Commissioners deflect criticism for budget woes

By: By Gavin Stone - Staff Writer
Commissioner Don Bryant, who is running for his third term as county commissioner, speaks Thursday at the Ashley Chapel candidate forum.
Cameron Hairston asked the most probing question of the night, challenging the incumbent commissioners on the mishandling of funds that led to the county’s having to cut budgets for this fiscal year.
Commissioner Herb Long, running for his second term as county commissioner, speaks Thursday at the Ashley Chapel candidate forum.
Commissioner Herb Long, running for his second term as county commissioner, speaks Thursday at the Ashley Chapel candidate forum.

ROCKINGHAM — Two candidates running for re-election to the Richmond County Board of Commissioners have admitted at a public forum that they were blindsided during budget negotiations earlier this year when the board learned it had much less money to spend than it had thought.

In response to a question from an audience member at the Ashley Chapel Community Center on Thursday night, Commissioners Don Bryant and Herb Long blamed former County Manager Rick Sago for giving them false revenue projections, with Long suggesting that Sago abruptly retired after commissioners began asking questions.

It was only after Bryan Land took over the position, the two men said, that they gained a true picture of county finances.

Sago resigned Aug. 1, 2017. Land, a former assistant county manager, took over in November.

“Possibly we should have caught it,” Bryant said in a phone interview Friday of the poor projections. “You have to count on your county manager to tell you what’s good and bad, and you go from that.

“I’m not a person that goes through the books because I’m not even sure what I would be looking for.”

Bryant said at the forum that Sago “falsified” figures he gave to the board, but on Friday clarified that he wasn’t implying that Sago had lied intentionally or embezzled — just that he “really overshot” the revenue from vehicle taxes.

Ultimately, the commissioners moved to balance the budget by approving a 4-cent countywide tax increase for the current fiscal year and by asking all county departments to cut their budgets 15 percent.

Long could not be reached for comment Friday.

When reached by email Friday, Land did not respond to questions about his knowledge of the flawed projections and the circumstances surrounding Sago’s departure, saying only that county revenues had been stagnant for years while expenditures continued to mount.

“The bottom line is, when balancing a budget, the equation is very simple: revenues must equal expenditures,” Land said.

“The majority of this growth in expenditures can be attributed to the county adding additional departments and employees … Many of our other 30 plus departments have grown exponentially as well over the years.

“Additionally, we have been very generous in rewarding our employees for their dedication to Richmond County government.”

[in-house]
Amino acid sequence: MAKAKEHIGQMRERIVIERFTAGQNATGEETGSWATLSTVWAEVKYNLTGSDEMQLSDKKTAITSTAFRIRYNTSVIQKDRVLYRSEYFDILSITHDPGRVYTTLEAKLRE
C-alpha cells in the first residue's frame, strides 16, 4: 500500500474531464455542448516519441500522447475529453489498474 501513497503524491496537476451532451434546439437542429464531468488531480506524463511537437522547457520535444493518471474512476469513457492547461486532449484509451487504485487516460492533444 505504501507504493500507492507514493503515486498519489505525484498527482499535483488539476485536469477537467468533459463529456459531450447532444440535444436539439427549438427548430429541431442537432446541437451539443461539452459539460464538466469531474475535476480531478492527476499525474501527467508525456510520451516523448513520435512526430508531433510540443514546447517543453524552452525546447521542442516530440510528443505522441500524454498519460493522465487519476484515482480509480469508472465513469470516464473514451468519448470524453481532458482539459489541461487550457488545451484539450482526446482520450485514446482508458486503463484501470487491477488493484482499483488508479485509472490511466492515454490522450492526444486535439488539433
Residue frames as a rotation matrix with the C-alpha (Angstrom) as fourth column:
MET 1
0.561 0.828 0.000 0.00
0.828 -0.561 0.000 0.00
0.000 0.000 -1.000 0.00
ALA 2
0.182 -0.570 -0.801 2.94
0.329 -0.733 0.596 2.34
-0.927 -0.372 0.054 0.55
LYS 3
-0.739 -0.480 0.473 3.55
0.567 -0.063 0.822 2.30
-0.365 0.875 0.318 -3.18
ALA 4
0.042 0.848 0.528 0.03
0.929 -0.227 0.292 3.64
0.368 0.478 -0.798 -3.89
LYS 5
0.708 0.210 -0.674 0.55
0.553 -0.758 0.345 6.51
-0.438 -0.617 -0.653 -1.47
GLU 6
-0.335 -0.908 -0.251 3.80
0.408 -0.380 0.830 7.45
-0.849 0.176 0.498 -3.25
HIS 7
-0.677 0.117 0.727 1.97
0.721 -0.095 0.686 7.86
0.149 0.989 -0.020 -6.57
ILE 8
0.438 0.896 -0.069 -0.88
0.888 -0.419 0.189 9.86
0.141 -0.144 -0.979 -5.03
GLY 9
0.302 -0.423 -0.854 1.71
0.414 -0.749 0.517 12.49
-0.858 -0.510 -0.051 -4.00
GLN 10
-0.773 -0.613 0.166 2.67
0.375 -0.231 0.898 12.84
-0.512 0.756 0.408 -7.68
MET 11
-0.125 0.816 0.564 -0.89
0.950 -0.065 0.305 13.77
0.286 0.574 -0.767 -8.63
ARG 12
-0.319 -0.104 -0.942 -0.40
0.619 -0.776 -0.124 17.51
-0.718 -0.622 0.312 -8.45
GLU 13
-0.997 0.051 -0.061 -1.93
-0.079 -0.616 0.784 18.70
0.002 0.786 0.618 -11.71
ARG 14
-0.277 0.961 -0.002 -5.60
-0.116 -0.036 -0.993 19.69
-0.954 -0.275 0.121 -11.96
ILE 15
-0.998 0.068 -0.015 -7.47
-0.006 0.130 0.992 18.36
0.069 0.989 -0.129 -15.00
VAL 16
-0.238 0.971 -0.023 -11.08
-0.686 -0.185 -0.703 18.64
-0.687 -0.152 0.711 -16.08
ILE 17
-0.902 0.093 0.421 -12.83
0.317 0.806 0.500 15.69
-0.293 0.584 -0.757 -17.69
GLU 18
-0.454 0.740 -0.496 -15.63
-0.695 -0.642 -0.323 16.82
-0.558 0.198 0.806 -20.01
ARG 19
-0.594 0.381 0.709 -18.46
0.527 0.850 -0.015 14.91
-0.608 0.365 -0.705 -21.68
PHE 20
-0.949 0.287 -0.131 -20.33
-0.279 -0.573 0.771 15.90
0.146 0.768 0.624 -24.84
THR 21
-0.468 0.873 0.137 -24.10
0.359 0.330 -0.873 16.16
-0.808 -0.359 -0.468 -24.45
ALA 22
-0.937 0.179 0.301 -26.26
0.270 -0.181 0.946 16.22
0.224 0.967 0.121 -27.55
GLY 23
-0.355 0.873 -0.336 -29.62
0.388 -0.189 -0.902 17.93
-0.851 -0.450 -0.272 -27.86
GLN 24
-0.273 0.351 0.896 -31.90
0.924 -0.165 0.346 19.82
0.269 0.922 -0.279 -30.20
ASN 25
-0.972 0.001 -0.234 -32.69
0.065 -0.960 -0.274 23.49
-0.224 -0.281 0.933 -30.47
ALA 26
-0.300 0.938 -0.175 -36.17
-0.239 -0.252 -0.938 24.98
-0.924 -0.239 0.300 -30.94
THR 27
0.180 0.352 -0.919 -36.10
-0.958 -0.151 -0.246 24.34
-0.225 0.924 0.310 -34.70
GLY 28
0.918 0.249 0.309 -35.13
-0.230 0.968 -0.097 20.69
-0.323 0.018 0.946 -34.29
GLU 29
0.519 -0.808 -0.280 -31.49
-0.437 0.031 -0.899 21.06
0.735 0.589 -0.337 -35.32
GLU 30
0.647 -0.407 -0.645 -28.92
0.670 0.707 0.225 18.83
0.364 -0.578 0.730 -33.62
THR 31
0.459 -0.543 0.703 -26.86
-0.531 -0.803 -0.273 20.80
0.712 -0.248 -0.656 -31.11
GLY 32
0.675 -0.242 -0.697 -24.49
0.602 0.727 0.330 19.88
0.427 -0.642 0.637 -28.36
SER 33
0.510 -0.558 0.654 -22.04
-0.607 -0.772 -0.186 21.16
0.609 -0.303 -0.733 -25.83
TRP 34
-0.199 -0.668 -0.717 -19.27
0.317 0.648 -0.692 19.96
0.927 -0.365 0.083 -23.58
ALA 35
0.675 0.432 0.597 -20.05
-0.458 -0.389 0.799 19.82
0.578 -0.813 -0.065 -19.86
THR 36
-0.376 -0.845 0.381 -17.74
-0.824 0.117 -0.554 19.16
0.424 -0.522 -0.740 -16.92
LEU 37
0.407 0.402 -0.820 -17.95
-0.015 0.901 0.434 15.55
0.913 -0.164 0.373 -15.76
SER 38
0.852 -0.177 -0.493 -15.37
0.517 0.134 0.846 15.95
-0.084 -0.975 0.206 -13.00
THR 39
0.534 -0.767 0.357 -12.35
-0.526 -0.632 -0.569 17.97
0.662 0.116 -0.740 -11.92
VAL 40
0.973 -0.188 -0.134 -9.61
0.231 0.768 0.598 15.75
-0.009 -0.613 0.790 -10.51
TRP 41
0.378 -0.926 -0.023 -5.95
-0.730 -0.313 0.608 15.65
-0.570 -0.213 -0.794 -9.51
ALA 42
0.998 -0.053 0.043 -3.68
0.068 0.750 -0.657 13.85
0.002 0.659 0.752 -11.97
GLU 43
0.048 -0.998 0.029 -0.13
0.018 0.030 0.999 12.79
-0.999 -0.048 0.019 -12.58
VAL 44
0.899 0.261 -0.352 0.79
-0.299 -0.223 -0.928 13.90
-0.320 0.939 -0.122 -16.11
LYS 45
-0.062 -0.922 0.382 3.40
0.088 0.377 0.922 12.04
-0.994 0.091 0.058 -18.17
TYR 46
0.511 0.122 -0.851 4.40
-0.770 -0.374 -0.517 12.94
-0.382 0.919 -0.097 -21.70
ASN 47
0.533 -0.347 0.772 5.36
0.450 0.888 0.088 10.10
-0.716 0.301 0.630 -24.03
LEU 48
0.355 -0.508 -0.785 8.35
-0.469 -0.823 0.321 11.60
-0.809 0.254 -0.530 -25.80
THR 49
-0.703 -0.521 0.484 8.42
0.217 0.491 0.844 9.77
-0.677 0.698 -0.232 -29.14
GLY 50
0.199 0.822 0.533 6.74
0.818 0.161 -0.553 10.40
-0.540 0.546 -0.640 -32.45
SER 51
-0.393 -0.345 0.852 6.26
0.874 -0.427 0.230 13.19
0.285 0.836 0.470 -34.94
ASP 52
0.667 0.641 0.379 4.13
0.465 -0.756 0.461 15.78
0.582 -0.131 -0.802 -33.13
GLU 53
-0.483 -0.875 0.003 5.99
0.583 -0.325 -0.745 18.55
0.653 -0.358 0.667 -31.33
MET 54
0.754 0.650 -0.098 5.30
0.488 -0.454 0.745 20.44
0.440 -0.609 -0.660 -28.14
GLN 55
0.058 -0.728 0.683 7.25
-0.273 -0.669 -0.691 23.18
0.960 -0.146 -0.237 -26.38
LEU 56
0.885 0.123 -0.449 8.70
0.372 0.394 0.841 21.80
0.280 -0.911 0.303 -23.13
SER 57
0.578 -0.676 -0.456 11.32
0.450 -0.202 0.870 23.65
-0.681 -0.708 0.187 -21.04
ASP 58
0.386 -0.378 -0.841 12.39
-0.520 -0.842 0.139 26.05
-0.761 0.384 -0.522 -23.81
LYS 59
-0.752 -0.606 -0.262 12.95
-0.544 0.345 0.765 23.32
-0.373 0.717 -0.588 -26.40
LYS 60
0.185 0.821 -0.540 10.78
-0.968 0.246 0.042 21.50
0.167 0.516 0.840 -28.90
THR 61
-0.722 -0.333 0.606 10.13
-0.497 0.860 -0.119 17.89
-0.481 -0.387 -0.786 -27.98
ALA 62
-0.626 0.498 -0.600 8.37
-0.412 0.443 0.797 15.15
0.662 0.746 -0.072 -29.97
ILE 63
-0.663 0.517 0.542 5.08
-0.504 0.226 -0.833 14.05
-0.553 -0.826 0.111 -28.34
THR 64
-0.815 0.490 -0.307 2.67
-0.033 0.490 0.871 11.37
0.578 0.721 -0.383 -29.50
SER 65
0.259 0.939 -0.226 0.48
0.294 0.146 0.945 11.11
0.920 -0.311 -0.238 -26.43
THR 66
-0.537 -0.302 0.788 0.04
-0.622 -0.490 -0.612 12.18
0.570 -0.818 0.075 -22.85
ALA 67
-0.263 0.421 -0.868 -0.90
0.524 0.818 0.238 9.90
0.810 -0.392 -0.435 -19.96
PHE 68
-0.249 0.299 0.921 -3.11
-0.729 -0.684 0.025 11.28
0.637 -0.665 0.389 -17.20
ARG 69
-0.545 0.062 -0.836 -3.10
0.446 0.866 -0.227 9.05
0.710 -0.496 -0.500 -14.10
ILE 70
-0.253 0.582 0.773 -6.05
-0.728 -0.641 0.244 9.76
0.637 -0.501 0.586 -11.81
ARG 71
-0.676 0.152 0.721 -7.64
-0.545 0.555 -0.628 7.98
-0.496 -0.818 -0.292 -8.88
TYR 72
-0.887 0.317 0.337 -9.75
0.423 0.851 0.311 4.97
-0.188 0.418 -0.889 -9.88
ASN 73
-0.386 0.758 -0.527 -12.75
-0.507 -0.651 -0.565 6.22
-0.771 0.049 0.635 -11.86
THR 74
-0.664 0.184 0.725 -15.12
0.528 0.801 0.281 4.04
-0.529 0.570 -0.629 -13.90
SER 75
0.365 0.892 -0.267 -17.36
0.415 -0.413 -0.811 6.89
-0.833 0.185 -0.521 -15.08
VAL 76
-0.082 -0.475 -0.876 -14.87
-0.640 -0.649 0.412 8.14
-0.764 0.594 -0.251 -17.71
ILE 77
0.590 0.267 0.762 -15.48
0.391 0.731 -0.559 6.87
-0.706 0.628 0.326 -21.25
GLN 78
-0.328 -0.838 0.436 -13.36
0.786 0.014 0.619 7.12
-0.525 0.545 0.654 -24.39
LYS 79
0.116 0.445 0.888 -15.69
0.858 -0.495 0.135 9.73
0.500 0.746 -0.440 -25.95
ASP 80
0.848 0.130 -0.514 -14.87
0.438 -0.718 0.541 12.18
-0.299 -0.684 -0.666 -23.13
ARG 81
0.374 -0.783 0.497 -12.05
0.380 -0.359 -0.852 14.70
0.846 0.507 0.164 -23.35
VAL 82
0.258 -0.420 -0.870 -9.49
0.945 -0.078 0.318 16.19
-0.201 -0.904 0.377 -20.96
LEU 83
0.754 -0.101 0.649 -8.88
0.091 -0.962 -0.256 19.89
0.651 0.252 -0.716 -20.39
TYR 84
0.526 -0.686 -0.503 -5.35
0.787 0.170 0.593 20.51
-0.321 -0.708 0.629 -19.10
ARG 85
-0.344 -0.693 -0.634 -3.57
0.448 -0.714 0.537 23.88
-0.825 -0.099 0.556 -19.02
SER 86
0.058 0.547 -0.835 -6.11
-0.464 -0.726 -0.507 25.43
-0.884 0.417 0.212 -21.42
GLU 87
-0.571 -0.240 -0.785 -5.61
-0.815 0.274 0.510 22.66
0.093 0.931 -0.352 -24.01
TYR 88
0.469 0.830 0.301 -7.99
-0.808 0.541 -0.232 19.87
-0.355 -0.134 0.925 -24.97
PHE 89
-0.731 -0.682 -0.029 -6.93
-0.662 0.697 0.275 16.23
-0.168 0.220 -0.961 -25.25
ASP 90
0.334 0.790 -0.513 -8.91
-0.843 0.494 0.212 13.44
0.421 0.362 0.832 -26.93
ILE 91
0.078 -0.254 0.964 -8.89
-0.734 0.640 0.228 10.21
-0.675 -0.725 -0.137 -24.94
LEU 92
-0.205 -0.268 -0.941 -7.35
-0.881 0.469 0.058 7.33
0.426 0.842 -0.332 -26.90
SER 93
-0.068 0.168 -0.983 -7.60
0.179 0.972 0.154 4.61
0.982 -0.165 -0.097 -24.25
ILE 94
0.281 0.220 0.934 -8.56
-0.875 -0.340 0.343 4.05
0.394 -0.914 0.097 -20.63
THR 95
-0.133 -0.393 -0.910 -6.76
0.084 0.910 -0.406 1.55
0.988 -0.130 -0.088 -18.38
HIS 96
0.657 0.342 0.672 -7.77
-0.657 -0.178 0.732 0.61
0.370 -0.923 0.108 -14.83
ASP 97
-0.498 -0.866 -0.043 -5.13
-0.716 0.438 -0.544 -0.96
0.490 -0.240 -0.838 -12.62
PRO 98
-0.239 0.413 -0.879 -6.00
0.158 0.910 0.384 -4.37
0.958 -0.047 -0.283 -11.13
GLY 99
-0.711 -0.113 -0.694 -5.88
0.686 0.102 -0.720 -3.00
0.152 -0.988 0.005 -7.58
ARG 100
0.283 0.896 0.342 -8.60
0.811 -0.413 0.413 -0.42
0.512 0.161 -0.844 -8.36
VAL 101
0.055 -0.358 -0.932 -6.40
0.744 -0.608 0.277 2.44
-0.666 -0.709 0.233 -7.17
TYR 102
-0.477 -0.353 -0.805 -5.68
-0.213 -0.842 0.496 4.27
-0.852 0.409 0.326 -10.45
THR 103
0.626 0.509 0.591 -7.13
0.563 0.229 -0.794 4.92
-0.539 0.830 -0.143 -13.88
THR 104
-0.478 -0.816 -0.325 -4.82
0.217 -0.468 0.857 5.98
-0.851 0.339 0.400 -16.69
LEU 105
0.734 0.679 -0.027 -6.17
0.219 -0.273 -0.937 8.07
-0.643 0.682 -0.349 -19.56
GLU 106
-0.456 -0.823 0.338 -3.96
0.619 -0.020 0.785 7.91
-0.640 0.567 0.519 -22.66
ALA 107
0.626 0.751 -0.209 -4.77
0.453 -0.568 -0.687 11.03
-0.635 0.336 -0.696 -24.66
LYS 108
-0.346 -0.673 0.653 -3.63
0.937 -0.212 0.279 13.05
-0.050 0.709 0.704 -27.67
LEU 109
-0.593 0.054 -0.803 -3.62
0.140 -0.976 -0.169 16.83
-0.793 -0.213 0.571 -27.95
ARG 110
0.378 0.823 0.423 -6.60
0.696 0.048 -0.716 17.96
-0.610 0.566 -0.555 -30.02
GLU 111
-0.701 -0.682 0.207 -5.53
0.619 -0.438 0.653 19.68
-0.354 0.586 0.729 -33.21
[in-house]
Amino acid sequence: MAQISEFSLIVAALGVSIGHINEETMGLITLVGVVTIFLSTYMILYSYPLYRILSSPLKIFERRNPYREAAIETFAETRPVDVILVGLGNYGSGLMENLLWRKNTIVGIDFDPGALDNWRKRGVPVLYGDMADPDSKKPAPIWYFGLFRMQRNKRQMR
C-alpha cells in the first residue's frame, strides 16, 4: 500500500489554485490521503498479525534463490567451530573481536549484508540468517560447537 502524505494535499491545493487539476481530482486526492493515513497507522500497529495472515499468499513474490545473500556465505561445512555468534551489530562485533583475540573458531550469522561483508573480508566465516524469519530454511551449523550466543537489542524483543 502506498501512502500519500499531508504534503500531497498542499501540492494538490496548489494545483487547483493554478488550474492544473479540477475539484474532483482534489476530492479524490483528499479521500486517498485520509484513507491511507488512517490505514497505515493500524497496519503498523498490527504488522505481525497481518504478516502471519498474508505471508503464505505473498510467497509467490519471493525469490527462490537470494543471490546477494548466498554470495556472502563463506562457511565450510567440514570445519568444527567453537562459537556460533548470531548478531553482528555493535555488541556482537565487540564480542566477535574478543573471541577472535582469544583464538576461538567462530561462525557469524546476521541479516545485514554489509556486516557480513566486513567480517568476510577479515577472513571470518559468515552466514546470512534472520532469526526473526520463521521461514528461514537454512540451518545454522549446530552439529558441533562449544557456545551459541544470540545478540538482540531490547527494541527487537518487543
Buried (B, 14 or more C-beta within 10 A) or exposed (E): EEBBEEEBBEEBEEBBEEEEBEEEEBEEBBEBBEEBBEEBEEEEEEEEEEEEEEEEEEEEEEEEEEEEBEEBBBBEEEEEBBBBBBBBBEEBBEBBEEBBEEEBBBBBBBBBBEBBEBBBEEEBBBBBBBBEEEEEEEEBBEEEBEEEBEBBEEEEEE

Commissioner Ben Moss, who did not attend the forum Thursday — he said he was called in to work late that night — said he learned of the county’s tenuous financial situation just before beginning work on the fiscal 2018-19 budget in February.

Should commissioners have anticipated a problem before then?

Moss said commissioners are supposed to “look through” county financial records in order to gauge the county’s standing and make decisions about how it is spent, but they aren’t supposed to “babysit” the county manager.

When asked whether Long’s suggestion that Sago retired immediately after the board discovered he had offering poor projections, Moss said he had joked with Sago for months previously about when Sago would be ready to retire and that the timing was nothing out of the ordinary.

“It wasn’t like, ‘Hey, I’m out of here,’” Moss said. “Rick is an excellent guy. … Did he make mistakes? We all do.

“I hope he enjoys his retirement.”

Below is a transcript of the relevant portions of the forum, which followed a question by Cameron Hairston, an employee of County Commission challenger Tavares Bostic. On Friday, Bostic said Hairston’s attendance at the forum and the question she asked were done on her own, saying she was there “as a citizen like everyone else.”

“In no way did I encourage her (to ask that question),” Bostic said. “She’s a smart women; she can ask her own questions.”

Bryant: First of all, there’s no missing money. A lot of things — what happened, if you go back, we reduced taxes. There was a couple of us that said we shouldn’t do it, but we were overrode, and so we actually reduced taxes, and I thought we needed to save it for later on.

So all of a sudden, you’ve got so much money you work with and you’ve got to make sure you divvy it out, so that’s what (Land) started cutting.

Now, Bryan has really done an excellent job. I trust him 100 percent, but there’s no missing money. Money was appropriated, we tried to do the best we could for every department. No one department was taken for granted, so everybody worked together, and they came to it with a budget cut so we could meet it without raising the taxes more than what we did. And what we’ve got to do is bring our tax base up.